The man who should be the Man, one Carlos Zambrano, is simply pissing his talent away, and the recent managerial moves are a dire warning that they are utterly desperate in trying to find out how to utilize him best.

I have never said to flush the whole thing away, just the guys in Section 3 who aren't worth a damn, and nobody is going to miss anyway. 

There will be no fire sale on the North Side in 2010.  We don't have the ability to do so.  The good cheap guys ain't going anywhere (our choice) and neither are the expensive guys and the marginal guys (the league's choice).  At most, there will be a handful of moves involving spare parts for other contenders. 

There ain't enough room for X Nady on this here team, and he is obviously chafing at his role.  He has proven that he can still play, at least first base for someone down the stretch.  I think he will part ways with us.  Lilly will most certainly attract interest in July.  I will be sorry to see him go - he is a tremendous 3-4 starter, but I'm sure that the Cubs will not be signing ANY 8-digit pitchers this off-season.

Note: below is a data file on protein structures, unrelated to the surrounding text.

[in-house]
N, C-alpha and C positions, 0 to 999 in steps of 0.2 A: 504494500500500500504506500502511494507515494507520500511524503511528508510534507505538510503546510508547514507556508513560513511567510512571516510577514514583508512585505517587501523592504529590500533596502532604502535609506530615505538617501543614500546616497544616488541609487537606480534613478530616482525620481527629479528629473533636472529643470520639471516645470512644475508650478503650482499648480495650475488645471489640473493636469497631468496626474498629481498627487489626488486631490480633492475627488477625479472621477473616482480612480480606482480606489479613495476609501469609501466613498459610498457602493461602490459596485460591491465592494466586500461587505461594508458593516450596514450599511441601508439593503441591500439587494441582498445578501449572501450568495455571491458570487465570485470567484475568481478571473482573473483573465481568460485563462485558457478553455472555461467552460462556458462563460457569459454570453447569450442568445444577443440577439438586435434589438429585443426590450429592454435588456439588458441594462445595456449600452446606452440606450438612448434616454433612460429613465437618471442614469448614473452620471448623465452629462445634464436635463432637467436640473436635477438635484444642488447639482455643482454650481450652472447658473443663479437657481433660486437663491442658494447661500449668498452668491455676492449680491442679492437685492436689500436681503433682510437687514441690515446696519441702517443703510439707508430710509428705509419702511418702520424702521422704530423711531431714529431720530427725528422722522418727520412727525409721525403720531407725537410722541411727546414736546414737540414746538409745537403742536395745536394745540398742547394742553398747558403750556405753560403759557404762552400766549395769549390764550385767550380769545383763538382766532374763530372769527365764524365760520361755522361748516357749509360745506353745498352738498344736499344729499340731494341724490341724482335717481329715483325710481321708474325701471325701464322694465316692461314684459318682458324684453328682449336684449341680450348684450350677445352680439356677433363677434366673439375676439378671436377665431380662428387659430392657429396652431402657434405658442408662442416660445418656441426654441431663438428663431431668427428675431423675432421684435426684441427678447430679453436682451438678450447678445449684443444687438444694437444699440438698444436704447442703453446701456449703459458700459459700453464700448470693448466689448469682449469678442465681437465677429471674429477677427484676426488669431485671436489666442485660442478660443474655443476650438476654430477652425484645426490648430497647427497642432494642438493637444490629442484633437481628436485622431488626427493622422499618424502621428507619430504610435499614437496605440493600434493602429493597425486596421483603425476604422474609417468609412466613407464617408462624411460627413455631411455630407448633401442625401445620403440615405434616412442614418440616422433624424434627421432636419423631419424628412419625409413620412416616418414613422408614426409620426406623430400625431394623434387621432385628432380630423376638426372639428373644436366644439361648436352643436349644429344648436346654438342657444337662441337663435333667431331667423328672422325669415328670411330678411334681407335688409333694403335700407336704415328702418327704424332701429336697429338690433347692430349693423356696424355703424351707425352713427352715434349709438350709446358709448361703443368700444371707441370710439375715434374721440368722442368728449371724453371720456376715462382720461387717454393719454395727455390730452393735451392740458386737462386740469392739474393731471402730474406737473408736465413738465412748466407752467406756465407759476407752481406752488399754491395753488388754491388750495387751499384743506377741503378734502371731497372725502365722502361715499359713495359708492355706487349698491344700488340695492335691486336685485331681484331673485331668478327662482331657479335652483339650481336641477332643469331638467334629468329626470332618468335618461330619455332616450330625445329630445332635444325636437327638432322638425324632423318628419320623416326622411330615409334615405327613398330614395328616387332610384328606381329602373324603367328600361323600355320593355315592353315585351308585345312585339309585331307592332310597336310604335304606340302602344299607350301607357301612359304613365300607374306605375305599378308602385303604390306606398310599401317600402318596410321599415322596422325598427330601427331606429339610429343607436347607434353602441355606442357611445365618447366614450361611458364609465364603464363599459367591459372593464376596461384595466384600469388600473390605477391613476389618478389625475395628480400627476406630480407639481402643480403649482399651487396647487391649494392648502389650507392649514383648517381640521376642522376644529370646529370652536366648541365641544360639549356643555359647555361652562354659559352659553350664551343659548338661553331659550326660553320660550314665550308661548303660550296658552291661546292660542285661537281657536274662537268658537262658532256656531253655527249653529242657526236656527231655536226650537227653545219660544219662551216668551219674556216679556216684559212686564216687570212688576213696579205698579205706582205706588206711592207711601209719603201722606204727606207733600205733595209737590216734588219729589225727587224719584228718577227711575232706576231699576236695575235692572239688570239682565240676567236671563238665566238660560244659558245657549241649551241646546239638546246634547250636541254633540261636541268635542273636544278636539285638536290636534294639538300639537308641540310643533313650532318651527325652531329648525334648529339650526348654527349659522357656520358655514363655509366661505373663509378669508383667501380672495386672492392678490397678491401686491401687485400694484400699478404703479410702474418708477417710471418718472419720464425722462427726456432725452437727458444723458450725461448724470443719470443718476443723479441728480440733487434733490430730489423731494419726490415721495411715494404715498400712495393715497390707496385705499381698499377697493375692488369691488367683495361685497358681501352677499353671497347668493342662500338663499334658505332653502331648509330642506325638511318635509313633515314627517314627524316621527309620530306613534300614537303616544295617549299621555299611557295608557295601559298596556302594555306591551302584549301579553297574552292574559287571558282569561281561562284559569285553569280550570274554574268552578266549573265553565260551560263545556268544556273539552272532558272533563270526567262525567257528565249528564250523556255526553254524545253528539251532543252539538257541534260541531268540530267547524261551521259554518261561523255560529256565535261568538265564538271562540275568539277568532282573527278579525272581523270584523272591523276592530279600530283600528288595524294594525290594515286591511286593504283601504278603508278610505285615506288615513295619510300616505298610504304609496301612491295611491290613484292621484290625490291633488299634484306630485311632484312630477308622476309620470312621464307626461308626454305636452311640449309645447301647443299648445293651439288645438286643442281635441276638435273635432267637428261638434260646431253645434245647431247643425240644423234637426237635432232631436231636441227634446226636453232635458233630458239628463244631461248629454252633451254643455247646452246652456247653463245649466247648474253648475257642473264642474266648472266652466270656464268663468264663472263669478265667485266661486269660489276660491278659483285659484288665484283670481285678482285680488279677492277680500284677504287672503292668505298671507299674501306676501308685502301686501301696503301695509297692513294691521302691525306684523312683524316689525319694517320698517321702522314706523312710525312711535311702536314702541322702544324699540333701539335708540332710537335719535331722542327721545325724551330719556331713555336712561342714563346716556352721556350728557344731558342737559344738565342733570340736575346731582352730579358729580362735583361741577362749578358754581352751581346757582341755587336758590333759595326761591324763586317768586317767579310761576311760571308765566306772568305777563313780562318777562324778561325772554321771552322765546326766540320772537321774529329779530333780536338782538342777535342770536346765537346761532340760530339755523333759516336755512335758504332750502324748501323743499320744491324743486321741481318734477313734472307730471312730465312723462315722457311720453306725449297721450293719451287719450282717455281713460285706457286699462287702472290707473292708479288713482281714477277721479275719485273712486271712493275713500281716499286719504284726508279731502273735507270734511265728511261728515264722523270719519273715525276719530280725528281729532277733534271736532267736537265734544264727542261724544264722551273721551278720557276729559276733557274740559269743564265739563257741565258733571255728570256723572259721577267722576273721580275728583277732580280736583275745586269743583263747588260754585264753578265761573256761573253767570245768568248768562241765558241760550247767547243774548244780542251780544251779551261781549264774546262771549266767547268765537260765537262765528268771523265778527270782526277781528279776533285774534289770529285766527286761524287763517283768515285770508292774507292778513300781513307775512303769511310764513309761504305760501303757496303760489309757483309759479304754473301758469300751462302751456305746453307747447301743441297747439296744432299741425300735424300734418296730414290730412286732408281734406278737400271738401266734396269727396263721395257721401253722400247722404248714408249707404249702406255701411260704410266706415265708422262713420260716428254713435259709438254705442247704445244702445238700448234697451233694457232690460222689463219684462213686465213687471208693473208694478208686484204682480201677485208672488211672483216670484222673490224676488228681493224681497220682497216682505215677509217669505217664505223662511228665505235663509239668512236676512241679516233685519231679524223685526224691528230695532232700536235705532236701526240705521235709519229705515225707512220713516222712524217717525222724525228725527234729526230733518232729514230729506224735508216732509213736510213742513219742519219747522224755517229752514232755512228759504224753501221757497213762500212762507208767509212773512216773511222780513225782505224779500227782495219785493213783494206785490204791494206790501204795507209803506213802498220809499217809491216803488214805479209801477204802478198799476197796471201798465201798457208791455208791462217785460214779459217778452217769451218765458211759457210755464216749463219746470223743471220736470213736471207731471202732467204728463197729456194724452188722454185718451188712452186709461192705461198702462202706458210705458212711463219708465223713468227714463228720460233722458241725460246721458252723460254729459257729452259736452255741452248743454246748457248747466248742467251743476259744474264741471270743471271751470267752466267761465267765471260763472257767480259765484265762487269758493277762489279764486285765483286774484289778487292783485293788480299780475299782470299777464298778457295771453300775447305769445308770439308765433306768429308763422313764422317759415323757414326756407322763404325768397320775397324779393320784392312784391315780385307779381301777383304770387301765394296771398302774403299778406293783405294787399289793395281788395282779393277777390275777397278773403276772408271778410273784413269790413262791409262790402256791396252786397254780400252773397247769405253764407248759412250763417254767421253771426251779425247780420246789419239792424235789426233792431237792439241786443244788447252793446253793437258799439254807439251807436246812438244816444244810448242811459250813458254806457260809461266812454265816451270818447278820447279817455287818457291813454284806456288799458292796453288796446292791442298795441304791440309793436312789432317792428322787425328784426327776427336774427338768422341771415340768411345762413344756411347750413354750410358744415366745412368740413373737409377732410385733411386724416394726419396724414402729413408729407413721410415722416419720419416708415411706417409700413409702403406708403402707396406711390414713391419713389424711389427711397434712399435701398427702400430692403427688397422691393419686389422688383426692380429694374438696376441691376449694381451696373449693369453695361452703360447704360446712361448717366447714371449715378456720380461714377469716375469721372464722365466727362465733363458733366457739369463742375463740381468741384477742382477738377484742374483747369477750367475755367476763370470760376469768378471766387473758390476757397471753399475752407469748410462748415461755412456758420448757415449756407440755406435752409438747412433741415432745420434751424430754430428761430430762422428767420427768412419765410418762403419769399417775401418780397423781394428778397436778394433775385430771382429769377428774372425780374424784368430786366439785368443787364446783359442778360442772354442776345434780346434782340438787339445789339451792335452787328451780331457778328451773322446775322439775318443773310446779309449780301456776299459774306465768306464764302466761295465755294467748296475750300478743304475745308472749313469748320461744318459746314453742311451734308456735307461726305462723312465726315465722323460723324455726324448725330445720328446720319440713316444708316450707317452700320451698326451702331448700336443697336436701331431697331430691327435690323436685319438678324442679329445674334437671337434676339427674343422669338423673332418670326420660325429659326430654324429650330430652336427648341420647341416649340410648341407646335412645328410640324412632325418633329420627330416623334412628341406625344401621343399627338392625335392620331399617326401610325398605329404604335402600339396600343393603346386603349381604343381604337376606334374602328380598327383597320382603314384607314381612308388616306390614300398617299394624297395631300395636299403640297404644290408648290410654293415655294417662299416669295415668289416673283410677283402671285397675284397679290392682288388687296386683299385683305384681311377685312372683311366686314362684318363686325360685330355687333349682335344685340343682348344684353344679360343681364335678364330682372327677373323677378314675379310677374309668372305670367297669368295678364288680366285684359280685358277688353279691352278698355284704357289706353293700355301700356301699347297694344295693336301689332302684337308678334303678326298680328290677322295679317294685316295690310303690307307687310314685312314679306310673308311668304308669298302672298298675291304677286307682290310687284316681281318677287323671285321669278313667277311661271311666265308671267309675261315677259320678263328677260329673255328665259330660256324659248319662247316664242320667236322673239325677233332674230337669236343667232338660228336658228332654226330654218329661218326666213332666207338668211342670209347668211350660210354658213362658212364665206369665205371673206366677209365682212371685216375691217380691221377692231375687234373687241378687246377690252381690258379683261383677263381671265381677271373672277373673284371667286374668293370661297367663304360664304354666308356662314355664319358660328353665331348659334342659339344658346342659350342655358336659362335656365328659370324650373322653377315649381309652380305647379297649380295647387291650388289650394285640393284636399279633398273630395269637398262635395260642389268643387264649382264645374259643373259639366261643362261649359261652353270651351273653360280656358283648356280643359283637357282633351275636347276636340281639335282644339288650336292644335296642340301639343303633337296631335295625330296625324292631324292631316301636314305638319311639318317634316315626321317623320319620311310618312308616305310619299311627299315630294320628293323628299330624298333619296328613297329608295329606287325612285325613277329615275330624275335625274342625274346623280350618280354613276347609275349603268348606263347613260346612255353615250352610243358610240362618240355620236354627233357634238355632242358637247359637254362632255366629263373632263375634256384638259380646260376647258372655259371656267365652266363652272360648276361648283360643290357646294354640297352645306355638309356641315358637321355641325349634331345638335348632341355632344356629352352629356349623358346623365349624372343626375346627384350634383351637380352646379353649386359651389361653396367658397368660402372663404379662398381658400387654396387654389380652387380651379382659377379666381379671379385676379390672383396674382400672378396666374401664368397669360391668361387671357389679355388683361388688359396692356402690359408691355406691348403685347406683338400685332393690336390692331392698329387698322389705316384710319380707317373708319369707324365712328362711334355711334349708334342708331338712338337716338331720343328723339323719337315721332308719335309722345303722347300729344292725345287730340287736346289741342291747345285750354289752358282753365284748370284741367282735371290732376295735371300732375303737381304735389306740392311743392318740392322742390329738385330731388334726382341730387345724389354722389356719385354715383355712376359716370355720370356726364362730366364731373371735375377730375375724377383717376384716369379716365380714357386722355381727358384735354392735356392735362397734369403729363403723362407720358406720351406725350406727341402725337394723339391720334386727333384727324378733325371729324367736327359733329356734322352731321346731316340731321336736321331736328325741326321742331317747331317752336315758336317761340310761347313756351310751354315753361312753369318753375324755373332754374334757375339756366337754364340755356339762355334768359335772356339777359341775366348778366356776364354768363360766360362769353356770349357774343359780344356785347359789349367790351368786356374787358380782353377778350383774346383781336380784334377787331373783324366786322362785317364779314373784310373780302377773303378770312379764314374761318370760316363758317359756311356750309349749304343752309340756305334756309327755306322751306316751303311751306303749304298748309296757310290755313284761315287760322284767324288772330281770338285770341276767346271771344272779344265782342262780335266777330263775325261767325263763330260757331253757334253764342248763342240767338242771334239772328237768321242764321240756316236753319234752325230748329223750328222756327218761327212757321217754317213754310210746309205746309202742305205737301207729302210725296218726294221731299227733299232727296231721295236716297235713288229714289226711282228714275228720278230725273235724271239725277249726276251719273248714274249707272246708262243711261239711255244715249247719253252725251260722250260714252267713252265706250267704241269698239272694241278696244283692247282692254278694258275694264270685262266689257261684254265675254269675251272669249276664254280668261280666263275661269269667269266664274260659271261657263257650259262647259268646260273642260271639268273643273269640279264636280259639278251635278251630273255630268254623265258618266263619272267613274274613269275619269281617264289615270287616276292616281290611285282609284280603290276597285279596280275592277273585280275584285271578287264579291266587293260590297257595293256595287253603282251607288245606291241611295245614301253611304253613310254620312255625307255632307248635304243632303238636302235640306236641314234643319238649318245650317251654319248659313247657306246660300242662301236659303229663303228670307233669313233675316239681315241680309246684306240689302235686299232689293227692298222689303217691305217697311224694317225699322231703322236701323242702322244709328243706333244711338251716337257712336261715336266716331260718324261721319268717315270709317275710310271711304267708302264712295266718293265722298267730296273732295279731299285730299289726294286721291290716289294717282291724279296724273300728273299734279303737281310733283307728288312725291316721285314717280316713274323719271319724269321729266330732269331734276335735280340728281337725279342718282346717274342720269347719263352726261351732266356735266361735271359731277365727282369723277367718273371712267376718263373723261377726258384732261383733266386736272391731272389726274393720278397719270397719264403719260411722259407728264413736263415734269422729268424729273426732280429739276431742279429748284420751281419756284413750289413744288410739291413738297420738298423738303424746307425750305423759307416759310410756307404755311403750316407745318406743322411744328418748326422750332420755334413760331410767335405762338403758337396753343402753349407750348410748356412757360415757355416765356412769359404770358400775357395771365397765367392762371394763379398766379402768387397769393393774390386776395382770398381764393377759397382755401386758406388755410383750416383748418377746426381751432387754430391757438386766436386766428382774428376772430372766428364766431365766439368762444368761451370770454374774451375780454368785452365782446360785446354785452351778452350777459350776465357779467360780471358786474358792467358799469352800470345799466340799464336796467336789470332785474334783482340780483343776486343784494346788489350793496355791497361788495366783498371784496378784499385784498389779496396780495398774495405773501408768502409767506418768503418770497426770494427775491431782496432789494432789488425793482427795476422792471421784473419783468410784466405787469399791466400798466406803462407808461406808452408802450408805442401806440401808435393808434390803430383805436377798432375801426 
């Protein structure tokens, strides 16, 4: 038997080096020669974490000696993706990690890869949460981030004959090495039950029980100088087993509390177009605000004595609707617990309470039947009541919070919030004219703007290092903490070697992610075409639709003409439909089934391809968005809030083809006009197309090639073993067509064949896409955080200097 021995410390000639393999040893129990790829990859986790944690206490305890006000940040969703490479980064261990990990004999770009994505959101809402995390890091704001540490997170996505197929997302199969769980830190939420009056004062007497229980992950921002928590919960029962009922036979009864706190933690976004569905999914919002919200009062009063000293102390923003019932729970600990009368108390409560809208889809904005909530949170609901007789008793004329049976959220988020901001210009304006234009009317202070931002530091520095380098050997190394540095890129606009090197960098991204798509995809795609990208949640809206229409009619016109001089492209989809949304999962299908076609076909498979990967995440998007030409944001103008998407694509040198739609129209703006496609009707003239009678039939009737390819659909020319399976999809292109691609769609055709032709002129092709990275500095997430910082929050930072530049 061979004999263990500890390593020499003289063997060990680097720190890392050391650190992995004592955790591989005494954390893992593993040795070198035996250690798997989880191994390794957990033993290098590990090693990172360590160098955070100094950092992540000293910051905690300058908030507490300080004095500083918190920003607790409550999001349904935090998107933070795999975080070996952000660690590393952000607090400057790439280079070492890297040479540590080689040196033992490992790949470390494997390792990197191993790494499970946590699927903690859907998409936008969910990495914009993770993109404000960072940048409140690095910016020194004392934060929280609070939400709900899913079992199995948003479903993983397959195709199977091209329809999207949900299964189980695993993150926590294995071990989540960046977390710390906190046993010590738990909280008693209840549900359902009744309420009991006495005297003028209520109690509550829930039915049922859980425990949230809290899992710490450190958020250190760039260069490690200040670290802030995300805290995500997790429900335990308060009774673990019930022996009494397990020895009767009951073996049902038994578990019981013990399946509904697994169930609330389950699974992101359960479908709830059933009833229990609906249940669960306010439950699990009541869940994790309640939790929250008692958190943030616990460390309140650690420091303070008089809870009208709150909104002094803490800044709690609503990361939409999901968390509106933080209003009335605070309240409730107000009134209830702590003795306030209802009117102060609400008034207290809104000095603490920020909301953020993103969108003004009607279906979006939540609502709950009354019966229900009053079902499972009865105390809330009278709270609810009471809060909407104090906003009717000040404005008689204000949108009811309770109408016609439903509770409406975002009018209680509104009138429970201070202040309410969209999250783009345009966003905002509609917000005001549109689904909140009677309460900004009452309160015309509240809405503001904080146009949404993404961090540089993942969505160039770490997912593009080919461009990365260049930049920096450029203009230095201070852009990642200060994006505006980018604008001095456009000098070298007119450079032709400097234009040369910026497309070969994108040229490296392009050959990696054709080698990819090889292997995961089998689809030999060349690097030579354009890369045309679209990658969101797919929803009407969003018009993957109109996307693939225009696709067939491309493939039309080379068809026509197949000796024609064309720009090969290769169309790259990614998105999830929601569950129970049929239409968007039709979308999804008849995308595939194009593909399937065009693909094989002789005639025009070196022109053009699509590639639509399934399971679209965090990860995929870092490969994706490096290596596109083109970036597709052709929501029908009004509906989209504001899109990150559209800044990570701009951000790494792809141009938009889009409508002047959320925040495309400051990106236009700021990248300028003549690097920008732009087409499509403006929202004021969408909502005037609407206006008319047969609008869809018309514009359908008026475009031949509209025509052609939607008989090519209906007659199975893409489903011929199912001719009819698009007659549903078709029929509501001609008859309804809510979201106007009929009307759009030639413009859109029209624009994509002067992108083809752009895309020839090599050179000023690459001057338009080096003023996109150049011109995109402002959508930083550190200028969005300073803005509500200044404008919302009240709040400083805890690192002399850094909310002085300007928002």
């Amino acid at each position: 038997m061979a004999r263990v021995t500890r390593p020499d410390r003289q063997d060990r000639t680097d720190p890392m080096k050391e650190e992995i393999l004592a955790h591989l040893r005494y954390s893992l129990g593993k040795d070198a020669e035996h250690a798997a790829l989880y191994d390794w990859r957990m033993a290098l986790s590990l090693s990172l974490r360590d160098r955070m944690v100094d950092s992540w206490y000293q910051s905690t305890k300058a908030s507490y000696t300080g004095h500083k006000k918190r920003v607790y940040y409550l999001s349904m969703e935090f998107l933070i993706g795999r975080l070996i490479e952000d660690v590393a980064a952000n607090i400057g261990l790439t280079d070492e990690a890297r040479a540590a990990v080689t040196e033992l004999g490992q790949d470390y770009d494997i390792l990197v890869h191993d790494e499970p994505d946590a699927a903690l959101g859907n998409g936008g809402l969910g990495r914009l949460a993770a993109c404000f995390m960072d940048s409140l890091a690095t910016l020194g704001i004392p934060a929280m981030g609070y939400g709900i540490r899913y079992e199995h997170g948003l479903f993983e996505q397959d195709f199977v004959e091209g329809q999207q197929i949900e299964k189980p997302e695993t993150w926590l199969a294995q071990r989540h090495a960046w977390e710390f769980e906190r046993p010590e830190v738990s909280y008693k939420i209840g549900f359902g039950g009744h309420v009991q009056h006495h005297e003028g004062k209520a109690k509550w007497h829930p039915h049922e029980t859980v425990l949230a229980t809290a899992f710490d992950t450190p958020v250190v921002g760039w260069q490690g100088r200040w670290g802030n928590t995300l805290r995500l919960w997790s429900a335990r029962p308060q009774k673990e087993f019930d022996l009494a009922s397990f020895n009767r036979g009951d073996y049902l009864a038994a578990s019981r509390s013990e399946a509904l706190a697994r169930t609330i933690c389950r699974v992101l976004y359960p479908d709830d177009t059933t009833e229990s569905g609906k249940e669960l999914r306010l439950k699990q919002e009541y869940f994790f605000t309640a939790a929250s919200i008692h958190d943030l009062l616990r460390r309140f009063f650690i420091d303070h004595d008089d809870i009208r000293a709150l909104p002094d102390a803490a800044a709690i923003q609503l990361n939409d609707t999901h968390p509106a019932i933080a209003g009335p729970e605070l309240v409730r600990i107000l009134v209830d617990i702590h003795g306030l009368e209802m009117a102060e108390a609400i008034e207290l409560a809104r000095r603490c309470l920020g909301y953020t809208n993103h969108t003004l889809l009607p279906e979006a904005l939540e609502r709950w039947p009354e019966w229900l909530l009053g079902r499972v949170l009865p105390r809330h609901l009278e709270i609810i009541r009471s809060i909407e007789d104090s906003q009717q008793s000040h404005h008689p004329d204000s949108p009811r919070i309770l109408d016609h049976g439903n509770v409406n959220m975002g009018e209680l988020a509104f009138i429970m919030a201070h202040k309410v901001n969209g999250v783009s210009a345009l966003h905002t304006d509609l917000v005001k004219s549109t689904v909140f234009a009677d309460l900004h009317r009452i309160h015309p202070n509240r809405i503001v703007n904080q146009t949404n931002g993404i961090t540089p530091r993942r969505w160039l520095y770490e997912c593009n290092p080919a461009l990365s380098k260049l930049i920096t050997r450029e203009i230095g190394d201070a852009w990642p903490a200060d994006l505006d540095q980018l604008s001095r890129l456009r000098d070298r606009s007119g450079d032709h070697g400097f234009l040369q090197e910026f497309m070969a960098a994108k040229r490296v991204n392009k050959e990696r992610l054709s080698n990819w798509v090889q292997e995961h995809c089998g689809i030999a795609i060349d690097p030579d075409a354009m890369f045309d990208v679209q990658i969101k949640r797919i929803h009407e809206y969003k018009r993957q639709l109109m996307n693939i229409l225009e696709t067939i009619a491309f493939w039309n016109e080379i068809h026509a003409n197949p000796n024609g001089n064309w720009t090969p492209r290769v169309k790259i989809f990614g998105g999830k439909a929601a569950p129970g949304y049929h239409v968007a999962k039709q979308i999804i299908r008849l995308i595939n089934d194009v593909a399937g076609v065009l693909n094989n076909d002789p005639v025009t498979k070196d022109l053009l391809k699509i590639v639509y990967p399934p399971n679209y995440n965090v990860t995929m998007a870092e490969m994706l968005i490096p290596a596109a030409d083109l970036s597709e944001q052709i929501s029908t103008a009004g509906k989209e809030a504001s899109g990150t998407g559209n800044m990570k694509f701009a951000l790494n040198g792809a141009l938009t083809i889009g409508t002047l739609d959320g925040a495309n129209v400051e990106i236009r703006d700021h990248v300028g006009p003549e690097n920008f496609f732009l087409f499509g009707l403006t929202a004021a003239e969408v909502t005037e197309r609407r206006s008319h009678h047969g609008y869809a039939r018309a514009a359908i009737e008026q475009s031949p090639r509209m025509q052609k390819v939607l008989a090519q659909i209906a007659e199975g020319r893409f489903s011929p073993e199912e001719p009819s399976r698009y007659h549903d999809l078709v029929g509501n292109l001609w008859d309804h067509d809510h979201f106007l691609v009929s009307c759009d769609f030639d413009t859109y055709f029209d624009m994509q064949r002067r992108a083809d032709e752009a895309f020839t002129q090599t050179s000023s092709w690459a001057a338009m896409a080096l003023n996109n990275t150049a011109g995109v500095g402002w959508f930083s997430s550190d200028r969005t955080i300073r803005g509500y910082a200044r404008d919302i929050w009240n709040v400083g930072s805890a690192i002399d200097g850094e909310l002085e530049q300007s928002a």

Gorzellany is left-handed and cheap, and it may make sense to some to keep him around, especially considering the loss of the lefty starter Lilly.  That is a Hendry call, because Sloth (not ME, Gorzellany) isn't that great at this moment, but he is still young enough to perhaps have an upside.  I don't see it, myself, (but then again, I thought Marmol was toast 2 years ago).  They don't pay me to judge talent; those that are, need to decide on him soon.  I could envision someone having interest in him, based more on circumstantial evidence.

Up until very recently, I thought there might be a trade market for Fukudome.  He is a nice right fielder, a greatly unappreciated skill.  Everyone looks primarily at his offensive performance (starts strong, then tanks after May) and secondarily at his defensive numbers last year while in CF (bad).  There is no market for Fukudome, which sucks, because that's the best chance Tyler Colvin has of actually getting a chance to play.  Which has to happen, everyone on Earth seems to know this, except Lou and Jim.